Signing up for dog obedience training is one of the first orders of business after you bring your new addition home. Your pup may have started strong and even graduated with flying colors. They sat, stayed, and came running to you like they were on the fast track for the Westminster Dog Show. Even better, they were housebroken — no more accidents to clean. Having a well-trained dog keeps your pup safe and you less stressed.
What happens if, all of a sudden, that goes out the window? Perhaps your dog is still in training but suddenly stops following commands or struggles to progress to the latest lessons. Your pet may also have post-dog obedience training regression days or even years after graduating.
It can be highly troubling for dog parents, who want the best for their pets and kitchen floors. Here’s how to get Fido back on track with training.
Figuring out what triggered the slowdown or regression in training is essential in mapping out appropriate next steps. There are many reasons your dog may not be taking to training anymore.
Training regression, particularly sudden accidents in the home after housebreaking, could signal a health issue. A good first step if you notice your dog is taking an obedience training detour is to talk to your vet to rule out any underlying health issues, such as urinary, GI, or hearing problems.
Are you at your best when you’re stressed? Probably not. The same goes for your dog. Has there been a big life change? For example, perhaps you got a new pet (or had one pass away) or brought home a new baby. New homes, health issues, or a shift in your work schedule may also stress out your pet. Think about something that may be troubling your pet and empathize with them if you believe you can trace their regression back to stress.
Consistency prevents your dog from getting confused. Are you practicing commands for a little bit each day? If so, are you following through on house rules? Dogs are adorable. Letting little things slide is tempting, like pulling on a leash or jumping on the table to steal your sandwich. However, if you say “No” one day, shrug it off the next, and then try to say “No” again, your dog may not get the point.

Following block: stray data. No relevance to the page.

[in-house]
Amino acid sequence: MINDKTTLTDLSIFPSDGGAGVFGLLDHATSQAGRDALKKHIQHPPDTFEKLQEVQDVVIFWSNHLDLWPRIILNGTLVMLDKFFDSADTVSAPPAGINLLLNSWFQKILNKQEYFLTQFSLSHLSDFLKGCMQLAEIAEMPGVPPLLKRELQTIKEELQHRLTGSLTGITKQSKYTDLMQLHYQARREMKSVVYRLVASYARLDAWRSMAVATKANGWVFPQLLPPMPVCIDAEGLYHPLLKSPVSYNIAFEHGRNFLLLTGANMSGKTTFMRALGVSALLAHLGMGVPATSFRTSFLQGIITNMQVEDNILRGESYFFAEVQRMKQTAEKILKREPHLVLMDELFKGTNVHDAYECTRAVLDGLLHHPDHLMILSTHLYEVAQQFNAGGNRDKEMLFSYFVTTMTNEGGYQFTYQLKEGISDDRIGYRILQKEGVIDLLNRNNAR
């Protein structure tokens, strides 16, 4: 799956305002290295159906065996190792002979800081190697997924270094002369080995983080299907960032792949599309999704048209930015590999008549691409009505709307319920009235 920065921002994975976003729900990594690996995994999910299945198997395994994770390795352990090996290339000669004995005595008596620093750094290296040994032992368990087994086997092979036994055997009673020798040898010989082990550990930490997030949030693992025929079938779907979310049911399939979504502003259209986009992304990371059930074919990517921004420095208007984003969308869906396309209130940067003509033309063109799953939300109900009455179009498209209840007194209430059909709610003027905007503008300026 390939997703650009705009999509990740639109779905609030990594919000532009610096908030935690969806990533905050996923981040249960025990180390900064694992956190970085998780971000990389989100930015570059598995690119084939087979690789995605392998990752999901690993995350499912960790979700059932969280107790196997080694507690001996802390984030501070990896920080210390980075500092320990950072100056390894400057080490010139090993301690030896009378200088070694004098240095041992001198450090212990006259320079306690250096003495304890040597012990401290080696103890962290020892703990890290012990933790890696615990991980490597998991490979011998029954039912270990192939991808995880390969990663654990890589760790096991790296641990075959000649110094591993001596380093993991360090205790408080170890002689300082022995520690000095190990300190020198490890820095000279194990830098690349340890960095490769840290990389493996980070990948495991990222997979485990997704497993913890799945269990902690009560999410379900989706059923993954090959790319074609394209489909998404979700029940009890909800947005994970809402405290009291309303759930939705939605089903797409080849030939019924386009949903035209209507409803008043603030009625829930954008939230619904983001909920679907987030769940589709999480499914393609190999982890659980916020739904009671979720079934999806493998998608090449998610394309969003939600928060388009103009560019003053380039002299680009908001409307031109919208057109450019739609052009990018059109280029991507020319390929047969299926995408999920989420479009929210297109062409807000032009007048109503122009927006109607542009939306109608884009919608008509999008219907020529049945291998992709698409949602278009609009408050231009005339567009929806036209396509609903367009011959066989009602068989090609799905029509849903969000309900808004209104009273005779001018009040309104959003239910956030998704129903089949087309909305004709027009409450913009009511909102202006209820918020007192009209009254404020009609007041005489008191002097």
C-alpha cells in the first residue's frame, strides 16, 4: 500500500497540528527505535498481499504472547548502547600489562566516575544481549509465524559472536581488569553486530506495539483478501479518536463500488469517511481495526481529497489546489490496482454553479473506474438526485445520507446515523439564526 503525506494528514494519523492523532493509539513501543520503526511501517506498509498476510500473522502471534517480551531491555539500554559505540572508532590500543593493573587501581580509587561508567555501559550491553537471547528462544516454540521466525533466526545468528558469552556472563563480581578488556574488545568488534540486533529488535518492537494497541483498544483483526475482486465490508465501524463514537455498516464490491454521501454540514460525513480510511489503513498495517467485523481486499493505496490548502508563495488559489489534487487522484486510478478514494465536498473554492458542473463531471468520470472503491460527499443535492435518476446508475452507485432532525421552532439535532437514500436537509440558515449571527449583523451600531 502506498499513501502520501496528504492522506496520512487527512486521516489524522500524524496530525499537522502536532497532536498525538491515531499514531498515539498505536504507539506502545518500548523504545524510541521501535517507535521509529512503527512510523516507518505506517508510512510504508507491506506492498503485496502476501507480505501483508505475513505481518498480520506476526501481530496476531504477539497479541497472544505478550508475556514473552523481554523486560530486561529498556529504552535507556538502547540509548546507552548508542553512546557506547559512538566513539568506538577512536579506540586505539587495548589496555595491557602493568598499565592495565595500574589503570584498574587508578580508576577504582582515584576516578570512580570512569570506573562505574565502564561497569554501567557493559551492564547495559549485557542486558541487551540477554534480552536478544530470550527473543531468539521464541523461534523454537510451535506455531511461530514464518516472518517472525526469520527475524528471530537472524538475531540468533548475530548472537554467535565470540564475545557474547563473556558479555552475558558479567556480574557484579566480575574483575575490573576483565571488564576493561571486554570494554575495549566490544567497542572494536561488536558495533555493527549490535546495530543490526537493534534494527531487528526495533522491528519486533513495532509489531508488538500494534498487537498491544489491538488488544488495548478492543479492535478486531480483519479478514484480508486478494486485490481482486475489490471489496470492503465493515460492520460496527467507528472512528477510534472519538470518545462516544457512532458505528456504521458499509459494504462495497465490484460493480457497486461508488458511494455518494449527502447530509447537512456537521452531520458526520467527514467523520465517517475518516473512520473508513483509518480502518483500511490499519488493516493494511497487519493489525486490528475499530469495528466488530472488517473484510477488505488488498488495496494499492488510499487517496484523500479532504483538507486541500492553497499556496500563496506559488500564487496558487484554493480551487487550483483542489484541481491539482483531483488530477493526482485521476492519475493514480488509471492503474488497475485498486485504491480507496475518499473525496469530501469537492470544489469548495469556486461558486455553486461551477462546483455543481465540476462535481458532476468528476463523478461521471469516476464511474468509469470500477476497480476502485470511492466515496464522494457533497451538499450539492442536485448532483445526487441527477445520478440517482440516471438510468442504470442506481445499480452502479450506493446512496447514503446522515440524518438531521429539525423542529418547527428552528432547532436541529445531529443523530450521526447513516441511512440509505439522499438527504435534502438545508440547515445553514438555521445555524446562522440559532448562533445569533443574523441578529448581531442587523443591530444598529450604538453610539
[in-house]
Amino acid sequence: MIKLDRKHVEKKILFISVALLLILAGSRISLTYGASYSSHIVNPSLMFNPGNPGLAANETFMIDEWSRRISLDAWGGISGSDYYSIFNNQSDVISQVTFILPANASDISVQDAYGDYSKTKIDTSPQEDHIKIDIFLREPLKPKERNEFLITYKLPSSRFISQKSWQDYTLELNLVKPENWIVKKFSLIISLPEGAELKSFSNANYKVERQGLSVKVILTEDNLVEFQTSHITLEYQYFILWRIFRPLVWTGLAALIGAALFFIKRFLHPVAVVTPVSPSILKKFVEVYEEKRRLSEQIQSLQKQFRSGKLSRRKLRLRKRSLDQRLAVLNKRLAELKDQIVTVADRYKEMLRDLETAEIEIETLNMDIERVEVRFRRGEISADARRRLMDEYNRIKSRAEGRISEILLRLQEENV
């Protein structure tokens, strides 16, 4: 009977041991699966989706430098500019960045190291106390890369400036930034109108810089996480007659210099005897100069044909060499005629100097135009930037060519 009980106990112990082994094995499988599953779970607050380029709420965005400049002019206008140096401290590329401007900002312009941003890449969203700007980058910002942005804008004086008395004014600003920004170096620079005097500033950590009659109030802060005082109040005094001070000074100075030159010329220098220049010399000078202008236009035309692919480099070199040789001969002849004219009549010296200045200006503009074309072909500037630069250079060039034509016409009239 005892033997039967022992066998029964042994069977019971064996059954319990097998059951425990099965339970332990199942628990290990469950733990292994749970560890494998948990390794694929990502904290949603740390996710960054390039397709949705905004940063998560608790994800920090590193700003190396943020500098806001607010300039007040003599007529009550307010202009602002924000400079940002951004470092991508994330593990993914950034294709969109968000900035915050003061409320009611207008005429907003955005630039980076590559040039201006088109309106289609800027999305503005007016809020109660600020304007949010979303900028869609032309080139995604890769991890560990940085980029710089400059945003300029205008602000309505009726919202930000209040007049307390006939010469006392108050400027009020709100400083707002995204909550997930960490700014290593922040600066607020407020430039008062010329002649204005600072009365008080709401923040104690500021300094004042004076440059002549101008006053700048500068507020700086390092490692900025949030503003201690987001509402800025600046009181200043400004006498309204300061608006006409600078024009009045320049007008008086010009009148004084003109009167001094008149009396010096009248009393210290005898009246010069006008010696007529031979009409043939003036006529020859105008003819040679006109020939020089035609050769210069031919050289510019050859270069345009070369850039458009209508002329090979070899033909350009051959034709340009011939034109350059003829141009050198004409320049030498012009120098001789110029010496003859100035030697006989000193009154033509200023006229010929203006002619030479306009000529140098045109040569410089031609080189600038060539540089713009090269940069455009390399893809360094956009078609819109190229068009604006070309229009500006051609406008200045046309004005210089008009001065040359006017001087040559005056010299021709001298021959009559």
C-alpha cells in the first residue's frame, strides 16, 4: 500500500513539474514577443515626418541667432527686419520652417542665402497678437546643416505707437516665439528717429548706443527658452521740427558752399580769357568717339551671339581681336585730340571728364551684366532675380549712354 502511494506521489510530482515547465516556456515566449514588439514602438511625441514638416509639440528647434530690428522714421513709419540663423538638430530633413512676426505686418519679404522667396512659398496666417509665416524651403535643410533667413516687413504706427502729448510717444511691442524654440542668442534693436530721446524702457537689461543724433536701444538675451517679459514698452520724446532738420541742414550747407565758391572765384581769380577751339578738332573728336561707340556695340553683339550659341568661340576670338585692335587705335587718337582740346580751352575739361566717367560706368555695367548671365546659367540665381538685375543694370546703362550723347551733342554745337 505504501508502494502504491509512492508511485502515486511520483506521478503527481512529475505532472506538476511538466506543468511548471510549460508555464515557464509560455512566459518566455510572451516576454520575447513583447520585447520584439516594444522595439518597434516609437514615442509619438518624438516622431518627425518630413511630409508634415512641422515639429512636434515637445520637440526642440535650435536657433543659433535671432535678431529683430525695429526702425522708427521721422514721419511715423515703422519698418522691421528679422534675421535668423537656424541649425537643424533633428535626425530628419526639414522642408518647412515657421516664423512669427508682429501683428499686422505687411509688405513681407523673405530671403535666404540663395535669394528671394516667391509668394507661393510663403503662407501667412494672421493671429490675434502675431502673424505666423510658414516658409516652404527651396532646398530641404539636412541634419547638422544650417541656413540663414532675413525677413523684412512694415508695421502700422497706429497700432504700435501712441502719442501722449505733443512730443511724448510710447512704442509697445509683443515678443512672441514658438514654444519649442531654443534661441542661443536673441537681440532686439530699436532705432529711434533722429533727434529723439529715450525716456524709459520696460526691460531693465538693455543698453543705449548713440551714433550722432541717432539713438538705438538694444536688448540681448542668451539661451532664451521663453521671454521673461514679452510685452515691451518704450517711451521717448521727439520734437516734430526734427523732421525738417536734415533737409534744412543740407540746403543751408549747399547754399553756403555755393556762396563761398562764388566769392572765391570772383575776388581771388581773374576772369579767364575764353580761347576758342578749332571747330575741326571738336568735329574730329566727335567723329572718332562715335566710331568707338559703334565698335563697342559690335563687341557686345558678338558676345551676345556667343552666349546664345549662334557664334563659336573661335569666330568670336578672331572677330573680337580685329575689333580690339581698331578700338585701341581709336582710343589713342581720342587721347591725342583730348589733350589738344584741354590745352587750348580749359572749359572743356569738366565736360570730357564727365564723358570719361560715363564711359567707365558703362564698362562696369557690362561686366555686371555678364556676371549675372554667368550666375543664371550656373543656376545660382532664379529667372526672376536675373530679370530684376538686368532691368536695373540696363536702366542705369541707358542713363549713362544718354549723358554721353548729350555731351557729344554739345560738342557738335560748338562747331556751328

The breed doesn’t define every dog, but some are known for being easier to train than others. For example, golden retrievers and Labradors are some of the easiest dogs to train, while Chihuahuas can take more time. Moreover, some breeds have specific characteristics you can’t “train away.” Akitas typically don’t do well with other people or dogs. You may have to live with those traits.
Puppies go through developmental changes, just like human babies. They may have shifts in energy or curiosity that affect training. Also, as pets get older, they may be less apt to take to training. That doesn’t mean you can’t train them, but they may need more help and patience to become the best version of themselves.
Once you have figured out the reason for your dog’s training issues, you can work through it. Try these tips.
Talk to professionals
A vet and dog trainer can be key teammates as you and your dog tackle and re-tackle training together. They have tons of experience with dogs and have likely worked with families just like yours. A vet can rule out medical issues and refer you to a trainer who can create a customizable plan for your pet.
Your dog may simply need more time to master some commands. Practice patience. You may need to spend more time working on basic commands, like sit and stay, before trying something fancy, such as rolling over.
Use short commands
Your dog is like a perpetual toddler. They can’t understand lectures. Keep commands short and snappy. One to two words, such as, “Fido, sit,” works better than, “Fido, sweetie, I need you to sit because it’s important that you’re patient and don’t jump on me as I try to serve you dinner.” Use a firm but kind voice.
Dog obedience training can get frustrating when it slows, or a pet regresses. However, it’s essential to keep your cool. You want your dog to respect and love you, not fear you. Continue to rely on positive reinforcement like praise and treats rather than punishments and yelling.
Yes, it makes perfect. Try to do short training sessions at home daily, such as for 5 minutes. Always end on a high note with your dog nailing a command.
Dog obedience training is important and should be a positive experience for you and your pet. Like humans, pets can go through phases, which may lead to training regression. Training can also feel like it’s stalling. If training isn’t going well, evaluate why it may be happening, such as a health issue or stress. Your vet and a trainer are key resources who can help you and your pet through this setback. Ensure you’re being consistent, using short commands, and not moving too fast through training. Keep it positive. Your dog can pick up on your stress, which may only compound the issue. You want them to love and trust you — it’s the foundation for training.
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